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None of the many questions on this topic seem to match my situation. I have a large data model. In certain cases, only a few of the fields need be displayed on the UI, so for those I replaced the LINQ to Entity query that pulls in everything with an Entity SQL query retrieving only the columns needed, using a Type constructor so that I got an entity returned and not a DbDataRecord, like this:

SELECT VALUE MyModelNameSpace.INCIDENT(incident.FieldA, incident.FieldB, ...) FROM ... AS ...

This works and displays the fields in the UI. And if I make a change, the change makes it back to the entity model when I tab out of the UI element. But when I do a SaveChanges, the changes do not get persisted to the database. No errors show up in the Log. Now if I very carefully replace the above query with an Entity Sql query that retrieves the entire entity, like this:

SELECT VALUE incident FROM MyDB.INCIDENTs AS incident...

Changes do get persisted in the database! So as a test, I created another query like the first that named every column in the entity, which should be the exact equivalent of the second Entity SQL query. Yet it did not persist changes to the database either.

I've tried setting the MergeOption on the returned result to PreserveChanges, to start tracking, like this:

incidents.MergeOption = MergeOption.PreserveChanges;

But that has no effect. But really, if retrieving the entire entity with Entity Sql persists changes, what logical purpose would there be for behaving differently when a subset of the fields are retrieved? I'm wondering if this is a bug?

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I think it is the same difference as just newing an Incident in code or fetching it from the collection in the context. The first instance is not tracked, because the context doesn't know about it. –  Gert Arnold Sep 19 '12 at 9:02
    
Not sure it's relevant, but I forgot to show that the returned value, ObjectQuery<INCIDENT>, is passed into the CollectionViewSource object. That's why the data populates the fields, changes are pushed back into the entity fields. –  whandley Sep 19 '12 at 12:21
    
Thanks. But if that's it, how do I make the context aware? I thought MergeOption.PreserveChanges would ensure that, but it has no effect. –  whandley Sep 19 '12 at 12:25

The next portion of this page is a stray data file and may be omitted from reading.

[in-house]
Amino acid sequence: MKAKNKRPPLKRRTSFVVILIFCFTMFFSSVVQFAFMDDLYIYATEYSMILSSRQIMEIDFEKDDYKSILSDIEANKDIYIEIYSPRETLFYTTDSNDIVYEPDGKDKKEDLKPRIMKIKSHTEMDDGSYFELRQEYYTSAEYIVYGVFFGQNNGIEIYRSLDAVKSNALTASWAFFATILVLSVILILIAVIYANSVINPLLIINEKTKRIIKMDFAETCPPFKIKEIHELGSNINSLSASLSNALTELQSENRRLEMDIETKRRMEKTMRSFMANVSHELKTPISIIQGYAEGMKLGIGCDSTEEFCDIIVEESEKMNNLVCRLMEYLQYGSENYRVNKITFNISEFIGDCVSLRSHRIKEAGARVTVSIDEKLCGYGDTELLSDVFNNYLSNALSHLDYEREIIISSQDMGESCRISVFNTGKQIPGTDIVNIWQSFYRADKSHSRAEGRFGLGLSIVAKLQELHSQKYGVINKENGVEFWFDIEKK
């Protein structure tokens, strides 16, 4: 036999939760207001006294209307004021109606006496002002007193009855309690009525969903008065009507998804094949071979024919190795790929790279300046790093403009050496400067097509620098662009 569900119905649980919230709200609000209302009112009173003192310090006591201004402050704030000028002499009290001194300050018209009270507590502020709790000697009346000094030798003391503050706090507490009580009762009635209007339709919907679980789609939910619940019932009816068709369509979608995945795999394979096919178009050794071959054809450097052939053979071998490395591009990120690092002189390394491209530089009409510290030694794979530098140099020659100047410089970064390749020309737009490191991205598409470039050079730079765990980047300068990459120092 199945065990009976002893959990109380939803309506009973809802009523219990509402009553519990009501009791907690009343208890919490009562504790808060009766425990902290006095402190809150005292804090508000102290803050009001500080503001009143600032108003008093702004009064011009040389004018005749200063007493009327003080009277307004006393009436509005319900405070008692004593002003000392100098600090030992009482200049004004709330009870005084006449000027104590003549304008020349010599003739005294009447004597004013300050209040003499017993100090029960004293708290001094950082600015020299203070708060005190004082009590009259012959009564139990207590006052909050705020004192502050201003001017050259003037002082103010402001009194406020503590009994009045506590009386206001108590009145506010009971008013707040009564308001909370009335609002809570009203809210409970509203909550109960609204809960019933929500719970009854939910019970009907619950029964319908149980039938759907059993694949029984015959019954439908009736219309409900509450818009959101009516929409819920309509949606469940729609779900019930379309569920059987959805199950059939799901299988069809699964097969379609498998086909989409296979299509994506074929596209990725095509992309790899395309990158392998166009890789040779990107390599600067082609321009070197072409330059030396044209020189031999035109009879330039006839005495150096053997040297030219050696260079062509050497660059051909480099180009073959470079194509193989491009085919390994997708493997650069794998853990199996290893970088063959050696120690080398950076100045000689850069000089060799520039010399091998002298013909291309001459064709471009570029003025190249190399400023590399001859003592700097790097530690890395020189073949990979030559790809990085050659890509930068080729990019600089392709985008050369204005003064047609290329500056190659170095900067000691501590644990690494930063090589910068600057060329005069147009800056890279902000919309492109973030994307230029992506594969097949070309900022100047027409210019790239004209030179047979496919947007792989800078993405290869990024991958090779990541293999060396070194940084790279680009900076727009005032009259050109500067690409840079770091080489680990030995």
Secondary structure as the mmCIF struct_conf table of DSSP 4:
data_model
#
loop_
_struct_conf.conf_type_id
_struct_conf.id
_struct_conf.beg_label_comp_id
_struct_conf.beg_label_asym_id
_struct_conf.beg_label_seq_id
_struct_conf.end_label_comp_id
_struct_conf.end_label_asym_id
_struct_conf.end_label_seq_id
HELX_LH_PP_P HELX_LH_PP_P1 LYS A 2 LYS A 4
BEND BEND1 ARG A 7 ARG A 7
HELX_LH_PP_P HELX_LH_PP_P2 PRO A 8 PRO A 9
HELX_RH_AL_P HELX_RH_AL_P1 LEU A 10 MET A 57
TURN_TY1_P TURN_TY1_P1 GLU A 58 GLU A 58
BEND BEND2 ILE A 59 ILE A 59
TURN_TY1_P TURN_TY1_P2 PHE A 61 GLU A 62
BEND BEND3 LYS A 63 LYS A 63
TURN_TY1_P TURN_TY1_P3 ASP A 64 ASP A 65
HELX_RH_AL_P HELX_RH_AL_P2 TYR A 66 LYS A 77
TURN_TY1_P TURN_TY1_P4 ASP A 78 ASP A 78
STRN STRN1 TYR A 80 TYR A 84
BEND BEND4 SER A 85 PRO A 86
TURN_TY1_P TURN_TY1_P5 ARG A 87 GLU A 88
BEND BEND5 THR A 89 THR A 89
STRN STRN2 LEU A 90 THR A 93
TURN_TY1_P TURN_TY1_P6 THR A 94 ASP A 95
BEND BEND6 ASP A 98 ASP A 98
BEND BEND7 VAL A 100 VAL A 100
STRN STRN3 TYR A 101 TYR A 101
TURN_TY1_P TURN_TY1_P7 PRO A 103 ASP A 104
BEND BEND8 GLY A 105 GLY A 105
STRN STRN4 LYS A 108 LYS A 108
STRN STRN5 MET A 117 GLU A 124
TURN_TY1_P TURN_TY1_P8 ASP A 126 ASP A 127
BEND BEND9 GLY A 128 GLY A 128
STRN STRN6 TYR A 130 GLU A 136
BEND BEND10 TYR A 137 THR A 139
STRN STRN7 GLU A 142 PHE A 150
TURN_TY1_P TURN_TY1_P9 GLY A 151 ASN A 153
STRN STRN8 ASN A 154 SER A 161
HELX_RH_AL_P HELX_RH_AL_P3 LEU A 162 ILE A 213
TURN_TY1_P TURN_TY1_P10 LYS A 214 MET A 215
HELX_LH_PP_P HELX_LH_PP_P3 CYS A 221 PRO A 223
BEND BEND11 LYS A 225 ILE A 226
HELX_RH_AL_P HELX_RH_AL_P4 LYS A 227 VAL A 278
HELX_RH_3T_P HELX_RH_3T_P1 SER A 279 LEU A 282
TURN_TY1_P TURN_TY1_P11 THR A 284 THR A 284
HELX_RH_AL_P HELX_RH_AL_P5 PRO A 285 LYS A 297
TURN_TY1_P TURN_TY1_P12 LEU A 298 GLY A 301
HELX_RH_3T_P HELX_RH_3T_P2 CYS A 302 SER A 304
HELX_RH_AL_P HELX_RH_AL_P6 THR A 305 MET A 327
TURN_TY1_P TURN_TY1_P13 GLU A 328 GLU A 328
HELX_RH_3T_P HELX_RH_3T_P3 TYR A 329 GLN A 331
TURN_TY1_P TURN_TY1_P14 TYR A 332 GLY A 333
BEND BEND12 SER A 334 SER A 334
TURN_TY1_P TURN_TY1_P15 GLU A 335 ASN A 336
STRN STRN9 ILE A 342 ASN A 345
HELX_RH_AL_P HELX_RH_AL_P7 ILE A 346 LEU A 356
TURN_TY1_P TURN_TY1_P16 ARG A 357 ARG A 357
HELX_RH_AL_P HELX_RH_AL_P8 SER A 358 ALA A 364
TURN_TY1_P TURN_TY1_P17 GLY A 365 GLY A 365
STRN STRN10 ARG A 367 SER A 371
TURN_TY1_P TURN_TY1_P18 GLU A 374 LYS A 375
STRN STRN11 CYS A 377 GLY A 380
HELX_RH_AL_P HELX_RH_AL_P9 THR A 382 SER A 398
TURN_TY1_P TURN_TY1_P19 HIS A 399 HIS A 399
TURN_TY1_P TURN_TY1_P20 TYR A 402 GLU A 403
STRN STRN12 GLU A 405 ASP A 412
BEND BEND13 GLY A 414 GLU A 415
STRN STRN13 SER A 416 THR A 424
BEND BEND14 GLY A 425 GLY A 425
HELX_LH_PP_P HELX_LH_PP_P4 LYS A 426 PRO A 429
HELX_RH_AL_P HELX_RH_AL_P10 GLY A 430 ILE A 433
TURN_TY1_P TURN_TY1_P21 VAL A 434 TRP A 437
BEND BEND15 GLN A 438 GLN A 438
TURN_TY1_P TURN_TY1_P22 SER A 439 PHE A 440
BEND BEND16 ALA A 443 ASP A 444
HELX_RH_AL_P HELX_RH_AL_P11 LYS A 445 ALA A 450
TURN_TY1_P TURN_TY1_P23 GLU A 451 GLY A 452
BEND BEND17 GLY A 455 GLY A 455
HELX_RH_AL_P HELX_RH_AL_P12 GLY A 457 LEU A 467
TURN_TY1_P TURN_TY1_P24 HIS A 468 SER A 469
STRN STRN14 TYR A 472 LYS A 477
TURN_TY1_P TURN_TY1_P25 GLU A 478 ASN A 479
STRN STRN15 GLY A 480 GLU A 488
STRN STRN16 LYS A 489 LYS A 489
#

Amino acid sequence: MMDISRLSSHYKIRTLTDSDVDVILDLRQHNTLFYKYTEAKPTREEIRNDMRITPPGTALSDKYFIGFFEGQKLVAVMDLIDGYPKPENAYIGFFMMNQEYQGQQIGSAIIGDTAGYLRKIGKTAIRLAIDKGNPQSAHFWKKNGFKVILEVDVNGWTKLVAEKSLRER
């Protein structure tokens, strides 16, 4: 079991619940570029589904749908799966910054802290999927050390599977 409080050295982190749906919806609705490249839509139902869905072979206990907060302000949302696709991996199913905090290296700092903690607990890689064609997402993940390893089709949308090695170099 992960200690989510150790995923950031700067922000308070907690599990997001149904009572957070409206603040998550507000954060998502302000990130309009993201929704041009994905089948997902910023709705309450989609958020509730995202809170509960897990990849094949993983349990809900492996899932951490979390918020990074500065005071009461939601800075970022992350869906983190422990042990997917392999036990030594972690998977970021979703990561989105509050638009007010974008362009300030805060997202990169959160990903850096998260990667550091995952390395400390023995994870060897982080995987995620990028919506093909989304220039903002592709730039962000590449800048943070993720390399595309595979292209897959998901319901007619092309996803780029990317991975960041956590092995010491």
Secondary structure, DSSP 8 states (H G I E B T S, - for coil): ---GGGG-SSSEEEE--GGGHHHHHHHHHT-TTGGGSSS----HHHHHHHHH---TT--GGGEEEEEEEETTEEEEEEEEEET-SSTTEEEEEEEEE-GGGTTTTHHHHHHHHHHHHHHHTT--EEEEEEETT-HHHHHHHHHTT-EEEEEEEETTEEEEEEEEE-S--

You have to Attach the entity to the context. –  Gert Arnold Sep 19 '12 at 12:27
    
You are correct. The EntityState was Detached. Took me hours to figure out how to attach it, however. Kept running into things like EntityKey was null, can't attach an object with a null key, etc, but figured it out. Will add details to show what worked. Question: how do I give you credit for the correct answer? –  whandley Sep 20 '12 at 1:44

1 Answer 1

Gert was correct, the problem was that the entity was not attached. Dank U wel, Gert! Ik was ervan verbluft! I just wanted to add a little detail to show the full solution. Basically, the ObjectContext has an Attach method, so you'd think that would be it. However, when your Entity SQL select statement names columns, and you create the object using a Type as I did, the EntityKey is not created, and ObjectContext.Attach fails. After trying and failing to insert the EntityKey I created myself, I stumbled across ObjectSet.Attach, added in Entity Framework 4. Instead of failing, it creates the EntityKey if it is missing. Nice touch.

The code was (this can probably be done in fewer steps, but I know this works):

var QueryString = "SELECT VALUE RunTimeUIDesigner.INCIDENT  (incident.INCIDENT_NBR,incident.LOCATION,etc"
ObjectQuery<INCIDENT> incidents = orbcadDB.CreateQuery<INCIDENT>(QueryString);
incidents.MergeOption = MergeOption.PreserveChanges;
List<INCIDENT> retrievedIncidents = incidents.ToList<INCIDENT>();
orbcadDB.INCIDENTs.Attach(retrievedIncidents[0]);
iNCIDENTsViewSource.Source = retrievedIncidents;
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